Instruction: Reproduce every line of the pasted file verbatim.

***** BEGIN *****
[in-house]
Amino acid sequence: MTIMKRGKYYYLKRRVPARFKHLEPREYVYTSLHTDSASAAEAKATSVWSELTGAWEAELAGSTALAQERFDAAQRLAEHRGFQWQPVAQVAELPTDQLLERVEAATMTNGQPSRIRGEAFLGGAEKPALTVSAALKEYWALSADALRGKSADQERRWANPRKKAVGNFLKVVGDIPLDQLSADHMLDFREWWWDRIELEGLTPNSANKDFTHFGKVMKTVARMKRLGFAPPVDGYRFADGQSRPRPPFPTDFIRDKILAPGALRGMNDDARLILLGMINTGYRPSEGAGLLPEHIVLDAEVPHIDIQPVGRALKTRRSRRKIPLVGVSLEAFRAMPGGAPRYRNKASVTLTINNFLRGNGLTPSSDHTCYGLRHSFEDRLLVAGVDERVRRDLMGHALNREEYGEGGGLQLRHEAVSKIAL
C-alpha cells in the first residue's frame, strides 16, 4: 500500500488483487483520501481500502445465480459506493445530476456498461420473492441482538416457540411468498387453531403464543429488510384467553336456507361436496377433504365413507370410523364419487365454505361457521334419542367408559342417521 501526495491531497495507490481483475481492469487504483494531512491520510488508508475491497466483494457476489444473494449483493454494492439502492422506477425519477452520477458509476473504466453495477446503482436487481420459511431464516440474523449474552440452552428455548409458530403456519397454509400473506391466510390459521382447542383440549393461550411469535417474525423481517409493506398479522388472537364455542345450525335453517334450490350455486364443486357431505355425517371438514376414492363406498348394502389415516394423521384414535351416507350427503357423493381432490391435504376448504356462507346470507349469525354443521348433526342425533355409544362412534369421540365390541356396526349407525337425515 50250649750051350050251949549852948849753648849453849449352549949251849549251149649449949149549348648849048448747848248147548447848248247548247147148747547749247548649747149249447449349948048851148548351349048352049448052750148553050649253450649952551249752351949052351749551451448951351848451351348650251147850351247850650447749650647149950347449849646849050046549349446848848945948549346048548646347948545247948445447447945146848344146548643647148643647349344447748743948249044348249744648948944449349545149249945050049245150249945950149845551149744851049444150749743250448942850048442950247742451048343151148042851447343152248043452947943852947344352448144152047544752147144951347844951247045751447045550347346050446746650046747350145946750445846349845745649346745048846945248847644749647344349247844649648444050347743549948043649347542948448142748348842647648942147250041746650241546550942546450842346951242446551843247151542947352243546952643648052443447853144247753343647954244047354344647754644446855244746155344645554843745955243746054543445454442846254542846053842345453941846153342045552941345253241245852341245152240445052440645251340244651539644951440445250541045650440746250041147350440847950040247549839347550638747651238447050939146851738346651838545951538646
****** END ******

[in-house]
Amino acid sequence: MTIMKRGKYYYLKRRVPARFKHLEPREYVYTSLHTDSASAAEAKATSVWSELTGAWEAELAGSTALAQERFDAAQRLAEHRGFQWQPVAQVAELPTDQLLERVEAATMTNGQPSRIRGEAFLGGAEKPALTVSAALKEYWALSADALRGKSADQERRWANPRKKAVGNFLKVVGDIPLDQLSADHMLDFREWWWDRIELEGLTPNSANKDFTHFGKVMKTVARMKRLGFAPPVDGYRFADGQSRPRPPFPTDFIRDKILAPGALRGMNDDARLILLGMINTGYRPSEGAGLLPEHIVLDAEVPHIDIQPVGRALKTRRSRRKIPLVGVSLEAFRAMPGGAPRYRNKASVTLTINNFLRGNGLTPSSDHTCYGLRHSFEDRLLVAGVDERVRRDLMGHALNREEYGEGGGLQLRHEAVSKIAL
C-alpha cells in the first residue's frame, strides 16, 4: 500500500488483487483520501481500502445465480459506493445530476456498461420473492441482538416457540411468498387453531403464543429488510384467553336456507361436496377433504365413507370410523364419487365454505361457521334419542367408559342417521 501526495491531497495507490481483475481492469487504483494531512491520510488508508475491497466483494457476489444473494449483493454494492439502492422506477425519477452520477458509476473504466453495477446503482436487481420459511431464516440474523449474552440452552428455548409458530403456519397454509400473506391466510390459521382447542383440549393461550411469535417474525423481517409493506398479522388472537364455542345450525335453517334450490350455486364443486357431505355425517371438514376414492363406498348394502389415516394423521384414535351416507350427503357423493381432490391435504376448504356462507346470507349469525354443521348433526342425533355409544362412534369421540365390541356396526349407525337425515 50250649750051350050251949549852948849753648849453849449352549949251849549251149649449949149549348648849048448747848248147548447848248247548247147148747547749247548649747149249447449349948048851148548351349048352049448052750148553050649253450649952551249752351949052351749551451448951351848451351348650251147850351247850650447749650647149950347449849646849050046549349446848848945948549346048548646347948545247948445447447945146848344146548643647148643647349344447748743948249044348249744648948944449349545149249945050049245150249945950149845551149744851049444150749743250448942850048442950247742451048343151148042851447343152248043452947943852947344352448144152047544752147144951347844951247045751447045550347346050446746650046747350145946750445846349845745649346745048846945248847644749647344349247844649648444050347743549948043649347542948448142748348842647648942147250041746650241546550942546450842346951242446551843247151542947352243546952643648052443447853144247753343647954244047354344647754644446855244746155344645554843745955243746054543445454442846254542846053842345453941846153342045552941345253241245852341245152240445052440645251340244651539644951440445250541045650440746250041147350440847950040247549839347550638747651238447050939146851738346651838545951538646